It is also a historic preservation dilemma: first, because governments have traditionally been reluctant to commemorate the "dark" or "blank" spots in their history, and second, because the sites themselves pose technical-practical as well as historical-political challenges. Like the German concentration and extermination camps (and note: I am not extending the analogy further than this), the sites were constructed on an improvised basis with inferior materials. They were not intended to last. But in part because the injustices committed here did not occupy a comparable site on the moral plane or in the national and world historical conscience, these American sites of World War II shame have suffered far more from the depredations of time and amnesia. Some structures were destroyed, some were allowed to decay, some were carted off and reused for other purposes.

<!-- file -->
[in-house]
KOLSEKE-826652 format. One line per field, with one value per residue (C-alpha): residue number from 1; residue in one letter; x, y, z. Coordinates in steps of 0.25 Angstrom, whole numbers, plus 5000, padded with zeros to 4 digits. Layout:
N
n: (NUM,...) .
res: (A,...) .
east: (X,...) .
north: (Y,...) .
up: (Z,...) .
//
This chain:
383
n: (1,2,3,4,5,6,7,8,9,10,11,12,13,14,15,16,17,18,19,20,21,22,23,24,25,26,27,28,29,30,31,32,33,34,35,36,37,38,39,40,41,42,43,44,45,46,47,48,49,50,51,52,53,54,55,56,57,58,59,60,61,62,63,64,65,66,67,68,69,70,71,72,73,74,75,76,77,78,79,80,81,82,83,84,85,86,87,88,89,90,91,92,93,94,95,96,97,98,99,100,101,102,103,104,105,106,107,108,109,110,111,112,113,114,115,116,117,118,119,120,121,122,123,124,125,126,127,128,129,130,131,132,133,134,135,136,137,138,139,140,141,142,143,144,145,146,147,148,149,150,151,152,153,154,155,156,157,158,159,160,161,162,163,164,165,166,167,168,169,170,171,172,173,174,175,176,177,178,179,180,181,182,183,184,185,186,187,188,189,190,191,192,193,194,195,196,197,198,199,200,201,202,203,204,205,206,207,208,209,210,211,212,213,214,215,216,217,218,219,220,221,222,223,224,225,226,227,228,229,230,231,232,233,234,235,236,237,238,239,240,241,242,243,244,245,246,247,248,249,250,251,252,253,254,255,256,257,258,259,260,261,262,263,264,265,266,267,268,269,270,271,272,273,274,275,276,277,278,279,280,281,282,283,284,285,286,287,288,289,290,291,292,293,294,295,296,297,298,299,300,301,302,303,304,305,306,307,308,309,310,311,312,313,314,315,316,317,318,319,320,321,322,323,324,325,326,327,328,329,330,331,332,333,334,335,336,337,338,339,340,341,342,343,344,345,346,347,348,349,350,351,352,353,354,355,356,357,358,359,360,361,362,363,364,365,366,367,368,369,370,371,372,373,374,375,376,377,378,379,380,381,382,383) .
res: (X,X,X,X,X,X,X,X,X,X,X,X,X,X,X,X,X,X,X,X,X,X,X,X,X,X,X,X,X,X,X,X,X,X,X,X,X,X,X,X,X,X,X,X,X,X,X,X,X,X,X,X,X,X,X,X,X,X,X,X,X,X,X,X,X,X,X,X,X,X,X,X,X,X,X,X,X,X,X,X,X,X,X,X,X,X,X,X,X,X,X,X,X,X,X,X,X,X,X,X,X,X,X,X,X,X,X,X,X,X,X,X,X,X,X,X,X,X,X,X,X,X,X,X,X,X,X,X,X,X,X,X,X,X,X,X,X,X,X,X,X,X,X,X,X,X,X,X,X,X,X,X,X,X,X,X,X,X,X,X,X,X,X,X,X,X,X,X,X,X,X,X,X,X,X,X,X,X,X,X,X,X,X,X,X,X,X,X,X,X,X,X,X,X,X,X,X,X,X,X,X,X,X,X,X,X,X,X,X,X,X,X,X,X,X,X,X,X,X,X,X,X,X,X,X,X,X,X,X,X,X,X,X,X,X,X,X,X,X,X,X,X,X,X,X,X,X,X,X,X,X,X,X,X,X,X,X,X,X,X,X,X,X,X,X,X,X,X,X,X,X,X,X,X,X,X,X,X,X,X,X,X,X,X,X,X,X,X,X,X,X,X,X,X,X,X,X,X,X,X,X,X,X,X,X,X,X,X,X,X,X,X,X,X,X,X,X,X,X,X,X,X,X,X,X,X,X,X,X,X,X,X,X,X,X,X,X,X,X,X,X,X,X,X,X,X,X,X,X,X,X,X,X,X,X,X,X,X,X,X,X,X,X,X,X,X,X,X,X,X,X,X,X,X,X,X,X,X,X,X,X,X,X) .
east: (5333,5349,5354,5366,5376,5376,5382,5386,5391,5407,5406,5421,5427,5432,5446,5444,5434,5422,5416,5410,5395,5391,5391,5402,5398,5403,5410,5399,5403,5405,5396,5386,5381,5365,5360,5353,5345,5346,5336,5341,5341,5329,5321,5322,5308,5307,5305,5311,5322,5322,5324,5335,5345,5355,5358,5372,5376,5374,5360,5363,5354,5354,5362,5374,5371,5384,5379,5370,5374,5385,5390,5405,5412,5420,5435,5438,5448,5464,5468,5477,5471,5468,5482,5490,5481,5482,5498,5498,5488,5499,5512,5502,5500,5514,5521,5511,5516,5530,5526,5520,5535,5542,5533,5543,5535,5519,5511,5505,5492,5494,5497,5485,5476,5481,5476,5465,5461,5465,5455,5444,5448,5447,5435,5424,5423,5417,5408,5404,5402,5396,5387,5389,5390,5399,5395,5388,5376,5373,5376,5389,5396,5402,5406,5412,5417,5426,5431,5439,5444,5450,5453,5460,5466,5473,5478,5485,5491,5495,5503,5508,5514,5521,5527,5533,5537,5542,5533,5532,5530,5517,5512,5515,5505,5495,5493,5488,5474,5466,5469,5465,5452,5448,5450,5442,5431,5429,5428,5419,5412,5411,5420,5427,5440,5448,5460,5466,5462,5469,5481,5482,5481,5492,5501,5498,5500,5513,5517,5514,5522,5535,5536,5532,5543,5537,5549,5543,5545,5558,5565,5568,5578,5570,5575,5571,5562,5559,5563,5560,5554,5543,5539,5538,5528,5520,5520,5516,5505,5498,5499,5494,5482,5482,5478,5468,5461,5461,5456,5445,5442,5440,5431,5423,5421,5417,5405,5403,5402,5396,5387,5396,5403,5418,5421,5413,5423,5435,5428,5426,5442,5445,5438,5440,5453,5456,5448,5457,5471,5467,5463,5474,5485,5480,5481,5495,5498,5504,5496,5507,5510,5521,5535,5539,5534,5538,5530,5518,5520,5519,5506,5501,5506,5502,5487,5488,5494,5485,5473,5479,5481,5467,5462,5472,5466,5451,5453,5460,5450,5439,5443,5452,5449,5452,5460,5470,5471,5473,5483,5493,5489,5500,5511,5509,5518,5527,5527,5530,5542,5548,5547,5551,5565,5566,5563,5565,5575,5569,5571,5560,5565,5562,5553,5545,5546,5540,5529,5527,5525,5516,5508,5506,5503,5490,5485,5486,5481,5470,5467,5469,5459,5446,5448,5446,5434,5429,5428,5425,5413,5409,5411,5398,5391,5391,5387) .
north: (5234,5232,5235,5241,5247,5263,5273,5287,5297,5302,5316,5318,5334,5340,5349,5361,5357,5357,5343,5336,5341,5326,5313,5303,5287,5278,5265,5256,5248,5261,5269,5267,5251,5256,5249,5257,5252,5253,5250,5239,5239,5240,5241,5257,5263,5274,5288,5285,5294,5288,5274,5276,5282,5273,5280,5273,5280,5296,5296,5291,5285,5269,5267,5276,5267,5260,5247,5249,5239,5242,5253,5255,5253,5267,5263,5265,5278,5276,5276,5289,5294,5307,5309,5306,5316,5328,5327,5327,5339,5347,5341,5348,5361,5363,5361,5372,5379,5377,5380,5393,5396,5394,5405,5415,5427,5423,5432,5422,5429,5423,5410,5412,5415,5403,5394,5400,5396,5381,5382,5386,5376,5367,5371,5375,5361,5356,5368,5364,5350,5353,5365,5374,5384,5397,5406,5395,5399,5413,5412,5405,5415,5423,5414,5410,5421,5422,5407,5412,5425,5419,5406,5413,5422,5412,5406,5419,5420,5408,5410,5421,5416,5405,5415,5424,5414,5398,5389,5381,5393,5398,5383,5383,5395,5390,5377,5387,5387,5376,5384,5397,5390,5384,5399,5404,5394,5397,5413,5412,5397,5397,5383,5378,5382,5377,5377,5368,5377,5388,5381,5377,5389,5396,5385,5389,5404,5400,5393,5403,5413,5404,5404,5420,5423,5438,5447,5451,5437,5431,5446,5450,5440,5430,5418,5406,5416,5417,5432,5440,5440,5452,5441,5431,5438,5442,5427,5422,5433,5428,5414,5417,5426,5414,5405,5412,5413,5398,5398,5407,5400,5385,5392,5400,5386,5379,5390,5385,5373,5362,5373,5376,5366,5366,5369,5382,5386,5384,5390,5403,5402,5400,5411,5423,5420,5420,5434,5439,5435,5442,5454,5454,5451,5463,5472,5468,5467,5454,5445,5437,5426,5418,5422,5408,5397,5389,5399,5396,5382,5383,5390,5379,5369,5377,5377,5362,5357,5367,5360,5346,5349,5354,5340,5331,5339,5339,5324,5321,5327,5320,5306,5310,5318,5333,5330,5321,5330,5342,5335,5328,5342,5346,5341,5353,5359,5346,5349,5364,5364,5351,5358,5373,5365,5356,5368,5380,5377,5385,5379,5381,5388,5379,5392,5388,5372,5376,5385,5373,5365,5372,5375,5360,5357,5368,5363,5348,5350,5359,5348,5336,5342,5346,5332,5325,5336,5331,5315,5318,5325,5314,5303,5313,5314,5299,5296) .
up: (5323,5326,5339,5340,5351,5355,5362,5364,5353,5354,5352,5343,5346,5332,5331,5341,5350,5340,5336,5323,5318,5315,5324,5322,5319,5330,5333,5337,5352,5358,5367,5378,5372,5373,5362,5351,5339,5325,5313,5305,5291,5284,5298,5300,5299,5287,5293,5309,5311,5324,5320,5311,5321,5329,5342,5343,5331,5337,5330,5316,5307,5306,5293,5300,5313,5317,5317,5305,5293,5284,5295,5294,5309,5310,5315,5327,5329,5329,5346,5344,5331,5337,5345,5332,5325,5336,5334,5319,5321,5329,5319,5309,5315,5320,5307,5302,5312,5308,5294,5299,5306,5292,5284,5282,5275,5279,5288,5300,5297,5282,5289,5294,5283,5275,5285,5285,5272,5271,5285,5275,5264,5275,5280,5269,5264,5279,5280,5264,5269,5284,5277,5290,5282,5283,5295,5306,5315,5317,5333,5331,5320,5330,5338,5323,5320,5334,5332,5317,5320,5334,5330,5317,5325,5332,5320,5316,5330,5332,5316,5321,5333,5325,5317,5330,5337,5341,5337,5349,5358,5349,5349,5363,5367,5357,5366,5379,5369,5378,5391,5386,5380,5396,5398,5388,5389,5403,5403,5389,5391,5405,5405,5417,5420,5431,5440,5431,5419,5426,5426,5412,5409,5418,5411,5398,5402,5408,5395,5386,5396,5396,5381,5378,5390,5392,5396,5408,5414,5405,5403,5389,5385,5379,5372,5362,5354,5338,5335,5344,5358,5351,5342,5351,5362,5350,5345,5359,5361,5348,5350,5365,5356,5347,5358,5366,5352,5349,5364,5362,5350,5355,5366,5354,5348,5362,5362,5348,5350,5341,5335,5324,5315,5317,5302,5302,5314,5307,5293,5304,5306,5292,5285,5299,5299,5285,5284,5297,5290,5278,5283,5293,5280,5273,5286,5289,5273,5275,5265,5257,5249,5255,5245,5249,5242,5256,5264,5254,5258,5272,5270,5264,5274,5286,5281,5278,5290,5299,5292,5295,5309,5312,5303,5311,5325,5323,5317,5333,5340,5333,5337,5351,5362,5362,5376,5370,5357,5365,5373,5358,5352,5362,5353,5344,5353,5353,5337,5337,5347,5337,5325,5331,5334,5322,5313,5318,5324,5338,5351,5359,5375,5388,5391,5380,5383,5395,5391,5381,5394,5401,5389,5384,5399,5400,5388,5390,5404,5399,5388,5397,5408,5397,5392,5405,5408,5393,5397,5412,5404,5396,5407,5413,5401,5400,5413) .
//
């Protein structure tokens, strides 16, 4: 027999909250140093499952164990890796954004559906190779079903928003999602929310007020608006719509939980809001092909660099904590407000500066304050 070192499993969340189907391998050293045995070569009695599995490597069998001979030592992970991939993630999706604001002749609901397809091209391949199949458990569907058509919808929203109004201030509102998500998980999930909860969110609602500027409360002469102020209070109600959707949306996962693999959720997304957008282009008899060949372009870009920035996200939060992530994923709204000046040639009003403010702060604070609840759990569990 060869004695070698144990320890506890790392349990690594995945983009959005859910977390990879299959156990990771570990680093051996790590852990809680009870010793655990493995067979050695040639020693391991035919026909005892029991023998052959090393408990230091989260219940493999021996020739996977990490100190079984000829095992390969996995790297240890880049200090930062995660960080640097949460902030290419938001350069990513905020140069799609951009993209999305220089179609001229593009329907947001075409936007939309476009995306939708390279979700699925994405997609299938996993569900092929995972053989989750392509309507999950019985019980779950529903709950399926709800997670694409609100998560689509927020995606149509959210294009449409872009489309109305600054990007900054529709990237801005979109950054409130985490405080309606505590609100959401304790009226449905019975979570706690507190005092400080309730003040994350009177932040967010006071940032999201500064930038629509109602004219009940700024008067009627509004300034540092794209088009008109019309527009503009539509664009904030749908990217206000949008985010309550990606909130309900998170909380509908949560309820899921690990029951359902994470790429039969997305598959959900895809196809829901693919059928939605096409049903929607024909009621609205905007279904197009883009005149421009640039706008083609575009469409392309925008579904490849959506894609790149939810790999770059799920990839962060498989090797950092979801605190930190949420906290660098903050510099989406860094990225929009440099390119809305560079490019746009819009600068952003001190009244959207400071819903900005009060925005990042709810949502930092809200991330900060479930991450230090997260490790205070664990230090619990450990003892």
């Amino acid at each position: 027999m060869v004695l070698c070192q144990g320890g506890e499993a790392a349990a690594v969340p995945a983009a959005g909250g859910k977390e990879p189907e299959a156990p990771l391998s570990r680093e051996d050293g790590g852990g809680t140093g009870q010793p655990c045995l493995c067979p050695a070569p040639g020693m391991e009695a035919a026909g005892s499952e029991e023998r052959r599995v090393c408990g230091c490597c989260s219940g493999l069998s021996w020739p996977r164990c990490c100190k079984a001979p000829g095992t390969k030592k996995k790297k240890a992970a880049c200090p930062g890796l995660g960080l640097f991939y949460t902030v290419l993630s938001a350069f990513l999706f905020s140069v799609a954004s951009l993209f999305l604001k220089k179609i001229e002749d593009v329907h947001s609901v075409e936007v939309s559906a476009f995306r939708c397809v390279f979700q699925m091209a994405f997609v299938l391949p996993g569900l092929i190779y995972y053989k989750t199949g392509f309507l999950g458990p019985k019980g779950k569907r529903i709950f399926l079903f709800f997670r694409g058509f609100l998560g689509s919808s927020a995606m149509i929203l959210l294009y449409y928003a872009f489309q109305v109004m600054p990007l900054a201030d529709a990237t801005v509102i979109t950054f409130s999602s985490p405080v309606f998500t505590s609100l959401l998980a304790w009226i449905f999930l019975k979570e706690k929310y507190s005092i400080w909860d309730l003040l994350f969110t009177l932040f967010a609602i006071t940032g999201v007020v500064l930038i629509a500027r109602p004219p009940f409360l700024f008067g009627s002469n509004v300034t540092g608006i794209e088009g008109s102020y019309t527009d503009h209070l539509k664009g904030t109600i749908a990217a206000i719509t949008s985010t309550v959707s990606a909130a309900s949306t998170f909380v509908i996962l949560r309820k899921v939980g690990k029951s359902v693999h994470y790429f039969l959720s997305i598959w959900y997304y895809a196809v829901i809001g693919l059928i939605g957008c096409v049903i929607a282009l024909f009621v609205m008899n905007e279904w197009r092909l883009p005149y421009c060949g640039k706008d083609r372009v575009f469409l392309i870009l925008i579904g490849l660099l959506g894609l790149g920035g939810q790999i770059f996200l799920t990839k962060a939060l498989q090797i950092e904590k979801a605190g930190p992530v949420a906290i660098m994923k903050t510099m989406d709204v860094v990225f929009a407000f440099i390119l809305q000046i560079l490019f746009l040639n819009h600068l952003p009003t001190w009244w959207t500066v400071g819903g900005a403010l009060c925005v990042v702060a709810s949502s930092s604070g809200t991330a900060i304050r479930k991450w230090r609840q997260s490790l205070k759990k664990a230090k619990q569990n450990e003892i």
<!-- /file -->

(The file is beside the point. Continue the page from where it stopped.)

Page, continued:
I taught about the challenges of maintaining and commemorating both kinds of sites in my historic preservation class this past semester. It was therefore gratifying to learn of new funding to support their preservation and interpretation:
We usually think of the National Park Service as being in charge of campsites, not camp sites. As part of its mandate to preserve and protect sites of historical and cultural significance, the Park Service's Japanese American Confinement Sites Grant Program has awarded $3,895,000 in federal funds to private nonprofit organizations; educational institutions, and; state, local, and tribal governments to preserve and provide interpretation resources to the 10 relocation camps scattered in the West. (Read the rest)Better late than never.